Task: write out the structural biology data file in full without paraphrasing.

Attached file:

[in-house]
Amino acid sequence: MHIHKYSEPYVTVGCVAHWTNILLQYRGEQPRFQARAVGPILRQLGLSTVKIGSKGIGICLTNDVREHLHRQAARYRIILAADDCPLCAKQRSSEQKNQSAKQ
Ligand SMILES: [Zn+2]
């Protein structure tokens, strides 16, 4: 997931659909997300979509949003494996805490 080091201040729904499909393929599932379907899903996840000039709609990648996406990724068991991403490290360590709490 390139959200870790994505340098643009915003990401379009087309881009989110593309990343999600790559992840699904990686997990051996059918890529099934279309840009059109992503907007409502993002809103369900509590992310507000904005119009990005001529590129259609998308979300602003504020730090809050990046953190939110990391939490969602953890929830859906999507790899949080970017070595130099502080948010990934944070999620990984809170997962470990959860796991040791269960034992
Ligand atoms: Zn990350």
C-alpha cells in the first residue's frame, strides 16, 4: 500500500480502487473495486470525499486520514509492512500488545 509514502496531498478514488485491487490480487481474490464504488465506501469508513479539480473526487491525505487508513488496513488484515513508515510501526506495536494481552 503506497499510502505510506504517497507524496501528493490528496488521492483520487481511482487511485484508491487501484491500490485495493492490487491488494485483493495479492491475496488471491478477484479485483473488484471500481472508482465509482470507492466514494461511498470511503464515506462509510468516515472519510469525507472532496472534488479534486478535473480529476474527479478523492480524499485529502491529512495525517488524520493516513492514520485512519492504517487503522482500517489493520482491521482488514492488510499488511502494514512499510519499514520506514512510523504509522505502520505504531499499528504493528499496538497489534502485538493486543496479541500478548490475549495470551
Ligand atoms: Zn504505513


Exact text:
[in-house]
Amino acid sequence: MHIHKYSEPYVTVGCVAHWTNILLQYRGEQPRFQARAVGPILRQLGLSTVKIGSKGIGICLTNDVREHLHRQAARYRIILAADDCPLCAKQRSSEQKNQSAKQ
Ligand SMILES: [Zn+2]
């Protein structure tokens, strides 16, 4: 997931659909997300979509949003494996805490 080091201040729904499909393929599932379907899903996840000039709609990648996406990724068991991403490290360590709490 390139959200870790994505340098643009915003990401379009087309881009989110593309990343999600790559992840699904990686997990051996059918890529099934279309840009059109992503907007409502993002809103369900509590992310507000904005119009990005001529590129259609998308979300602003504020730090809050990046953190939110990391939490969602953890929830859906999507790899949080970017070595130099502080948010990934944070999620990984809170997962470990959860796991040791269960034992
Ligand atoms: Zn990350």
C-alpha cells in the first residue's frame, strides 16, 4: 500500500480502487473495486470525499486520514509492512500488545 509514502496531498478514488485491487490480487481474490464504488465506501469508513479539480473526487491525505487508513488496513488484515513508515510501526506495536494481552 503506497499510502505510506504517497507524496501528493490528496488521492483520487481511482487511485484508491487501484491500490485495493492490487491488494485483493495479492491475496488471491478477484479485483473488484471500481472508482465509482470507492466514494461511498470511503464515506462509510468516515472519510469525507472532496472534488479534486478535473480529476474527479478523492480524499485529502491529512495525517488524520493516513492514520485512519492504517487503522482500517489493520482491521482488514492488510499488511502494514512499510519499514520506514512510523504509522505502520505504531499499528504493528499496538497489534502485538493486543496479541500478548490475549495470551
Ligand atoms: Zn504505513